Eden Hill was never intended to be a destination for fine dining. When Maximillian and Jennifer Petty opened the 24-seat restaurant on Upper Queen Anne in 2015, the menu had a choose-your-own-adventure style uncommon at the time, offering plates of various sizes that encouraged coursed, family-style dining. “It was supposed to be a neighborhood spot,” says chef Maximillian. “Shared plates, edgy, but simple.”
Jennifer counters, with a laugh: “No, it was never simple.”
With dishes like a crispy pig-head “candy bar” (a bar of tender pork bits breaded, then fried) and cauliflower chilaquiles, simple isn’t the adjective most diners would use to classify the restaurant, even in that first iteration. Guests didn’t necessarily want to choose what to order—they wanted Maximillian to send out whatever was best. He added a tasting menu—five courses for $55—to the à la carte menu. Over time, five courses became seven. Then 20.
The Petty family
Last year, Maximillian started slinging burgers for the staff meal on Sundays. Regular customers picked up on it, and the Big Max became a popular “secret” menu item. Jennifer says they finally realized they were running three different restaurants out of the same 96-square-foot kitchen, and that they simply had too many ideas to be contained to one space. Instead of contracting, they decided to expand: In September, they opened Eden Hill Provisions, located just a few blocks down Queen Anne Avenue N from the first Eden Hill, in a corner spot with roll-up doors and long loved as a Cupcake Royale shop. The original establishment became Eden Hill Restaurant; its waiters are more dressed up, hours have been reduced, and tasting menus are now offered exclusively.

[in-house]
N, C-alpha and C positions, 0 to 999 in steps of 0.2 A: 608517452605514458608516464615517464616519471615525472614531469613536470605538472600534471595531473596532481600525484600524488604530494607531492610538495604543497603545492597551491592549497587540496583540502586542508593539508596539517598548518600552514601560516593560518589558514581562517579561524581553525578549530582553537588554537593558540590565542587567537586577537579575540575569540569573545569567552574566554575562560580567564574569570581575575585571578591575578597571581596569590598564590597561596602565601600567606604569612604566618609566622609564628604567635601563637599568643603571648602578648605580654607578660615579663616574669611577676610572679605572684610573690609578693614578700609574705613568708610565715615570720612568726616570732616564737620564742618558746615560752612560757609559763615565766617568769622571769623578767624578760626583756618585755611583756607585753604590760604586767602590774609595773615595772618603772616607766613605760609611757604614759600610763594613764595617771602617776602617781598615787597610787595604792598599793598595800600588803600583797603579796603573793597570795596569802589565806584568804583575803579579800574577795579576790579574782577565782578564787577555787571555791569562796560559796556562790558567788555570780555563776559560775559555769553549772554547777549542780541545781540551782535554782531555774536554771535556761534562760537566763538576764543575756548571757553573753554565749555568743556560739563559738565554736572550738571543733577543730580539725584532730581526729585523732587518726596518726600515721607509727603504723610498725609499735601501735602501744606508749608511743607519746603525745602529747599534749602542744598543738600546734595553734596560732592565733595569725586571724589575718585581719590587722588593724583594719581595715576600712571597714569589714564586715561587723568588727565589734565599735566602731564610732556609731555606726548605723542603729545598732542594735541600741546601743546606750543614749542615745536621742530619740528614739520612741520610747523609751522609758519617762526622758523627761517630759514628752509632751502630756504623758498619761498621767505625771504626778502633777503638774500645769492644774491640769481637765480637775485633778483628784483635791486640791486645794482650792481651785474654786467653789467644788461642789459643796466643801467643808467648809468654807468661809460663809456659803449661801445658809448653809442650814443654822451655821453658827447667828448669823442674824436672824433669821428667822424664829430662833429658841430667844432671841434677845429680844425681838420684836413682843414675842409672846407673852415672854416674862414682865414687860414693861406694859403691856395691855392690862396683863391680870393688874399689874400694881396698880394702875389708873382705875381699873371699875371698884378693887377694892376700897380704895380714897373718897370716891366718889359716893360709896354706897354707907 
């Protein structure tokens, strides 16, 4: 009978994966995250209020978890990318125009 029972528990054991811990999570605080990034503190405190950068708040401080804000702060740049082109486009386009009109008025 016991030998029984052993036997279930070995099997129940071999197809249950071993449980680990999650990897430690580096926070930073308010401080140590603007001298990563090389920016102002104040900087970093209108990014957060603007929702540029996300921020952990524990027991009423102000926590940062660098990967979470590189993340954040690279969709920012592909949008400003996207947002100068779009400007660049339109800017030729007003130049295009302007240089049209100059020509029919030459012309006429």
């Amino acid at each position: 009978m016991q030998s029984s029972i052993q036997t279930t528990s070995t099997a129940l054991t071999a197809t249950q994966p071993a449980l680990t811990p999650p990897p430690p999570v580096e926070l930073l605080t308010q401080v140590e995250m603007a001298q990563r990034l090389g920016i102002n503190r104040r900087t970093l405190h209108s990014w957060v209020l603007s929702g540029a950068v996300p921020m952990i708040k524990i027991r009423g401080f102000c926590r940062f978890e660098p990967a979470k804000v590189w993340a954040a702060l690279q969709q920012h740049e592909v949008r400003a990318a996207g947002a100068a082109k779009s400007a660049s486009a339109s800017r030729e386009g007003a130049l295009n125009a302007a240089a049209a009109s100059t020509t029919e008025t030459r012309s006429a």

Salty-sweet kettle corn brussels sprouts
At Provisions, the Pettys are serving a menu anchored by Eden Hill à la carte favorites—such as sweet-and-savory kettle corn brussels sprouts ($9), delicate sea scallop and crab lasagna ($24) and those perfect cauliflower chilaquiles ($14), punctuated by lime crema and hot sauce. The more casual nature of the gray and pink space, complete with wooden rocking horses for kids to ride while their parents enjoy dinner, is reflective of the life the two have built since moving to Queen Anne four years ago. When the Pettys opened Eden Hill, they didn’t have a community here, hadn’t yet become parents (son Thomas is 3, and daughter Samantha is 1) and weren’t the neighborhood celebrities they are now. With one successful restaurant to flex his culinary creativity, Maximillian is now happy flipping burgers—many, many burgers, which are ordered “2 to 1” compared to other dishes on the menu, he says—a few nights a week at Eden Hill Provisions.
Provisions like wine, pickles and jam available for purchase
The Queen Anne community has rallied around the opening. Maximillian says neighborhood parents have come up to him, nearly teary-eyed, to say how excited they are to have a place that caters to kids (he’s even making his own chicken nuggets) without jeopardizing the quality of food that parents appreciate. “[The reception from parents] changed the whole process for me,” he says. “I thought [Eden Hill Provisions] was a cool idea, but now it’s an important idea. It’s still us, but us with a family.”
Nobody needs to spread the gospel of the burger, but I’m going to do it anyway: Smashed double patties ($18), a combination of dry-aged wagyu brisket blended with bacon for fat and flavor, are topped with Gouda and house-made bread-and-butter pickles to make up the best burger I’ve had this year.